What’s the deal with “Mental Health”?

Michelle Bentley

mental health, mental illness, well-being, self care, wellness

Our understanding of mental health is changing. On days when I am rushing between commitments and feeling frazzled, when I overreact in a hurtful way to something someone does or says (usually someone I care about, too!), or when I find myself forgetting what intent took me from one room to another, then I don’t feel very mentally healthy.

A friend of mine is experiencing depression, yet with the supports she has put in place and her resolve to make healthy decisions daily, she is enjoying mental health in the midst of mental illness.

Mental health can influence how much we are able to enjoy life or bounce back from disappointments or frustrations with a sense of hopefulness. It can hinder our ability to recognize and build on our strengths, or cause us to be inflexible in the way we experience emotions, preventing us from expressing them in healthy ways. When we have a high level of mental health, we are able to balance our time and energy amid the physical, social, mental, emotional, and spiritual aspects of our lives while also recognizing and acting on any areas in which we need to make changes. Such changes might include taking a daily walk, arranging a weekly game night with family or friends, reading a self-help book, getting counselling on how to handle stress or relationships, or spending time in meditation, prayer, or nature.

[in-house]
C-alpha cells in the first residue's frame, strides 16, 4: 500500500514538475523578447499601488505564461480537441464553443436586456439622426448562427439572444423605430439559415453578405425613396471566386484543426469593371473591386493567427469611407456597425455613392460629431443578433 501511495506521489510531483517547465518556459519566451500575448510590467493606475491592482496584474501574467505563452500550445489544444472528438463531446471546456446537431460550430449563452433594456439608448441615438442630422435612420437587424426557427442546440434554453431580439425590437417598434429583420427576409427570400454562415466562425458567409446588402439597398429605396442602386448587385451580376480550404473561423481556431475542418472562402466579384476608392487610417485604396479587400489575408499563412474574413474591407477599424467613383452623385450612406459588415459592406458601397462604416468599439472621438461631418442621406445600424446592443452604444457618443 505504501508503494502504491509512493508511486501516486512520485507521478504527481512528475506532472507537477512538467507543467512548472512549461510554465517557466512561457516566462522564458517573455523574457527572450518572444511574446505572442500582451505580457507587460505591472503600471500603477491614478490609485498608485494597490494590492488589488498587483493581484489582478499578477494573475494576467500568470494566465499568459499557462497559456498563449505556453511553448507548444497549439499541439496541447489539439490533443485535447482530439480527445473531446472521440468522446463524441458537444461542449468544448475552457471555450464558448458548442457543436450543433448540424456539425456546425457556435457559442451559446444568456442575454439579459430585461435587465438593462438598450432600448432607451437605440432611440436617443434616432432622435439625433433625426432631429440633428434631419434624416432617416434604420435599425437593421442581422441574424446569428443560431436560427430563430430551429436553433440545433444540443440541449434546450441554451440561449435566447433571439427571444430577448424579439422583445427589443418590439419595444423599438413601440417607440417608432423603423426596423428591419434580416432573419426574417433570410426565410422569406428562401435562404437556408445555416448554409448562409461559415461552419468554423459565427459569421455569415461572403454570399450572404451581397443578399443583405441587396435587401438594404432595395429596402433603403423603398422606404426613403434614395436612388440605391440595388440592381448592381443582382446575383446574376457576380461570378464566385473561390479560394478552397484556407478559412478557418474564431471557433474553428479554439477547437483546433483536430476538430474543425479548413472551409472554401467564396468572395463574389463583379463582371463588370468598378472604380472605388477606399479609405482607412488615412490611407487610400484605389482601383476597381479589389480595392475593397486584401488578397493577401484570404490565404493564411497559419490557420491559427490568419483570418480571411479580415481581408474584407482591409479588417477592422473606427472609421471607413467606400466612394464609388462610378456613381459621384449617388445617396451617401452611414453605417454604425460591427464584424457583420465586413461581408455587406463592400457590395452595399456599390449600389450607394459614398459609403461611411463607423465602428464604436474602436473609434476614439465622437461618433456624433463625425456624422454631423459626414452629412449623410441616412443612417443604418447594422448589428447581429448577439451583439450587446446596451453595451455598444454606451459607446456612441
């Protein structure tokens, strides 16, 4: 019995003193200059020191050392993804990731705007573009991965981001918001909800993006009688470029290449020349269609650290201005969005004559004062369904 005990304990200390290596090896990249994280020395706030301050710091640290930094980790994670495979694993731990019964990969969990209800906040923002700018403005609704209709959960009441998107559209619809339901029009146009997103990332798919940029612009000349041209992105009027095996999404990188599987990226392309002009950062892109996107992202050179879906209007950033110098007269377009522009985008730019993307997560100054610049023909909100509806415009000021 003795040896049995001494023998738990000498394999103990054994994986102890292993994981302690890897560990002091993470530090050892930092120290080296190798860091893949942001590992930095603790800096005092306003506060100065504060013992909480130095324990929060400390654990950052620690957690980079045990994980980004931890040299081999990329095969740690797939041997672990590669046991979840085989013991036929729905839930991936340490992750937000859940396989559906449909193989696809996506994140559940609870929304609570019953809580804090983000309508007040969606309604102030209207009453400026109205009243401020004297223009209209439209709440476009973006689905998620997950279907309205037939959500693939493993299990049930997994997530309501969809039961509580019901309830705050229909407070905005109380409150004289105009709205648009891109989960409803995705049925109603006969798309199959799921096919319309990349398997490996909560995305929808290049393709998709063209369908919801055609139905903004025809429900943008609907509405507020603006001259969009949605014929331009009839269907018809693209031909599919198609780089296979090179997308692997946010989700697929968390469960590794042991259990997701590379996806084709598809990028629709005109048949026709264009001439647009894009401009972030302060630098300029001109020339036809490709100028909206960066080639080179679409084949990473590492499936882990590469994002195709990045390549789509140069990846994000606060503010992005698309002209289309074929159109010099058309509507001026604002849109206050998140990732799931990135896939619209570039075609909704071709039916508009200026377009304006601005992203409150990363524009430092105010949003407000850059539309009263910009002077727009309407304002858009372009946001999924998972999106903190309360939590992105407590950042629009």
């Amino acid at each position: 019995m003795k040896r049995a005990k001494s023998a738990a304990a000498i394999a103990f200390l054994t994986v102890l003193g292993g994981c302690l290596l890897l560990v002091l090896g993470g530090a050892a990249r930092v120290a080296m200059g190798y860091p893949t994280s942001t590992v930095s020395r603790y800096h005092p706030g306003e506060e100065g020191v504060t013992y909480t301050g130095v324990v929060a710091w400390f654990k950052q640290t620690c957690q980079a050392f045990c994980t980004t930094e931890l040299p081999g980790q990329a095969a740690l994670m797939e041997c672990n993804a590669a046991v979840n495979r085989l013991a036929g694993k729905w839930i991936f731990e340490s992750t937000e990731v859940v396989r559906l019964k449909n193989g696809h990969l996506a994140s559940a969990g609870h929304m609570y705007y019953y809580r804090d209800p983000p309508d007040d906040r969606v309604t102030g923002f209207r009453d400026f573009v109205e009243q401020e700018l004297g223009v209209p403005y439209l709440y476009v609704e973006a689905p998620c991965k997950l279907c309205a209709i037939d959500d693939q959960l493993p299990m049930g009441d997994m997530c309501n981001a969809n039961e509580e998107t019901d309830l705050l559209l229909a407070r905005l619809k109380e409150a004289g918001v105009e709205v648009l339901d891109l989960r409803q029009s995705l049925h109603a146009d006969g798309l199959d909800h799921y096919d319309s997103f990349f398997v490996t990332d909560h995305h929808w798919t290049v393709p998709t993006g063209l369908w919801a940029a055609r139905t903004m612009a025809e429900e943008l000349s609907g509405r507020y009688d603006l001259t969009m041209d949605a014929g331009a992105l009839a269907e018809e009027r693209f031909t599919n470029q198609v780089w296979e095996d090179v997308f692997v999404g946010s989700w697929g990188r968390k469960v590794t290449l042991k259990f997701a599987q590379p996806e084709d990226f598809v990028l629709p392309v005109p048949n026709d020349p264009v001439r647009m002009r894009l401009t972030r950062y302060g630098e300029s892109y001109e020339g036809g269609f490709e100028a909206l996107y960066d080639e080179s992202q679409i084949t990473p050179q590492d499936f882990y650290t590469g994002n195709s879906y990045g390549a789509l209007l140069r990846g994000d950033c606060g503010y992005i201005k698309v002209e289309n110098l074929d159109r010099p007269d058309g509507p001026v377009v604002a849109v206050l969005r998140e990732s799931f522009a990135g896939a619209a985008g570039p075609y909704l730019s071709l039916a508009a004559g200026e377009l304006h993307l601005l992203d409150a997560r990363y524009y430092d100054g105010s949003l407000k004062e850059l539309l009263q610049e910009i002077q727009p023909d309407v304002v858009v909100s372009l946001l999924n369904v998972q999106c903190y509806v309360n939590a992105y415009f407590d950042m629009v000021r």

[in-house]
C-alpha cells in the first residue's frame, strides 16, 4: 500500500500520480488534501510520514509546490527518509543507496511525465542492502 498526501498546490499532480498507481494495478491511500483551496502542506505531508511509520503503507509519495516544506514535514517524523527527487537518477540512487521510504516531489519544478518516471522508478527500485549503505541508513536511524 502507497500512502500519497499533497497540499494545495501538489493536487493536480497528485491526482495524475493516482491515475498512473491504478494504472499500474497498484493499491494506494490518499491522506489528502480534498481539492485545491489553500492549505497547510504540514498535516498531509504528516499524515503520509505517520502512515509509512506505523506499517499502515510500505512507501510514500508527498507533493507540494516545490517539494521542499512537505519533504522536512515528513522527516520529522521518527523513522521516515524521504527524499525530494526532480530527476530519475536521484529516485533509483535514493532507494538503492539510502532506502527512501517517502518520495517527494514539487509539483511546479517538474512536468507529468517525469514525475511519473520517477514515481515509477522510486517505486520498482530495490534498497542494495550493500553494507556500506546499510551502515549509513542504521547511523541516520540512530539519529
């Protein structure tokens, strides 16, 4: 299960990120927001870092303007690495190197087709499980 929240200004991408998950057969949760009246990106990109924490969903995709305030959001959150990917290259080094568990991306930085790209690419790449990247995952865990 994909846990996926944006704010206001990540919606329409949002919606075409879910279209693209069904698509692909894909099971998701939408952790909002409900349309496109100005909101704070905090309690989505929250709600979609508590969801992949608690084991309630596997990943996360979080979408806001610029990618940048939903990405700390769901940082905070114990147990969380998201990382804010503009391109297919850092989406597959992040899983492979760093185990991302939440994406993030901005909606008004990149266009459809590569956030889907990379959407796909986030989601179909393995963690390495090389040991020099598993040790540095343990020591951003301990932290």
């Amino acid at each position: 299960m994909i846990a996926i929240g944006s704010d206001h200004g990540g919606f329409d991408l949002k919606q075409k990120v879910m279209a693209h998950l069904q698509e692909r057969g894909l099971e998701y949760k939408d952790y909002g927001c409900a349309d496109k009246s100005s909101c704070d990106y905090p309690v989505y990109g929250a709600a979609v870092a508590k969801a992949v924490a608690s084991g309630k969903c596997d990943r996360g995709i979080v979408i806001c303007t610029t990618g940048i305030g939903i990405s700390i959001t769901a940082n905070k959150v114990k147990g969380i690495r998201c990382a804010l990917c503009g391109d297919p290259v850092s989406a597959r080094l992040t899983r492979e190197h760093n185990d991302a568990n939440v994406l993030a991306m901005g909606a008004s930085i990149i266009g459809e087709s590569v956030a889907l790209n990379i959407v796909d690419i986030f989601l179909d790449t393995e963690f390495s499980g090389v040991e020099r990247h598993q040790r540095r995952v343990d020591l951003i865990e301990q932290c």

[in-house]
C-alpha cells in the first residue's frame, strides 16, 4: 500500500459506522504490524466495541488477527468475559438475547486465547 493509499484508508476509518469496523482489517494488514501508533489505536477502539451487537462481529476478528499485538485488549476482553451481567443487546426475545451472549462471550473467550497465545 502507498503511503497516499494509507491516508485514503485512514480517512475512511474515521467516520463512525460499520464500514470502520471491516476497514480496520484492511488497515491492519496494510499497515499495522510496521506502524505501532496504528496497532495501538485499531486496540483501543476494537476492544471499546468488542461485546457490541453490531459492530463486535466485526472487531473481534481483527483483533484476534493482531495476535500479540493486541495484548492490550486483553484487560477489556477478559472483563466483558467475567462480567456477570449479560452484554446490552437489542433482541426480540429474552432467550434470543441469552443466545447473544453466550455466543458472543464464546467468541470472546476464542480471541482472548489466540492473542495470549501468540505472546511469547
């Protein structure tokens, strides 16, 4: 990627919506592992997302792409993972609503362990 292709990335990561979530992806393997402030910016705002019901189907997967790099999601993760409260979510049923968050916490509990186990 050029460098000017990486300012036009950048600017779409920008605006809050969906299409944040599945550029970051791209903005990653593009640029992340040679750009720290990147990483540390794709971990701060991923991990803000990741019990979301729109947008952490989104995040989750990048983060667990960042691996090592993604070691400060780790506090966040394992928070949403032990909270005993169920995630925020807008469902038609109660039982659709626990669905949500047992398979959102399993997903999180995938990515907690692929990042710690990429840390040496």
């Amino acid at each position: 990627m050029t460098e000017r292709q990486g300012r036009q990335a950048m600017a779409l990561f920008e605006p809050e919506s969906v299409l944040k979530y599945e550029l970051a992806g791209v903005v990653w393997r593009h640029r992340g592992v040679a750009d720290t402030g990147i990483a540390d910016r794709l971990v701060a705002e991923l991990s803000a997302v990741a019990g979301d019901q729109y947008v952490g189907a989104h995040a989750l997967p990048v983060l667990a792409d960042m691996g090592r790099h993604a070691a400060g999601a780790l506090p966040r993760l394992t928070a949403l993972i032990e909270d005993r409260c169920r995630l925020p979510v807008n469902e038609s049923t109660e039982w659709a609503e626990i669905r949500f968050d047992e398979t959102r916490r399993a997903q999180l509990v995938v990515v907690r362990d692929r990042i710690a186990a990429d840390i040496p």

Just like the focus on physical health is shifting—from just an “absence of disease” to striving for an overall “state of wellness”—the same is true of mental health. Rather than simply considering whether or not individuals may be experiencing a mental illness, counsellors now focus on how those who are struggling can best approach the everyday challenges of balancing tasks and coping productively with their thoughts and feelings along the way. So take your mental health pulse—assess how much you are able to enjoy life, be resilient with challenges, build on your potential, be emotionally flexible, and balance the different parts of your life. What can you choose to do today that will improve your mental health?


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Author: Michelle A. Bentley (MA, RP, RMFT)
Trainer, Crisis & Trauma Resource Institute

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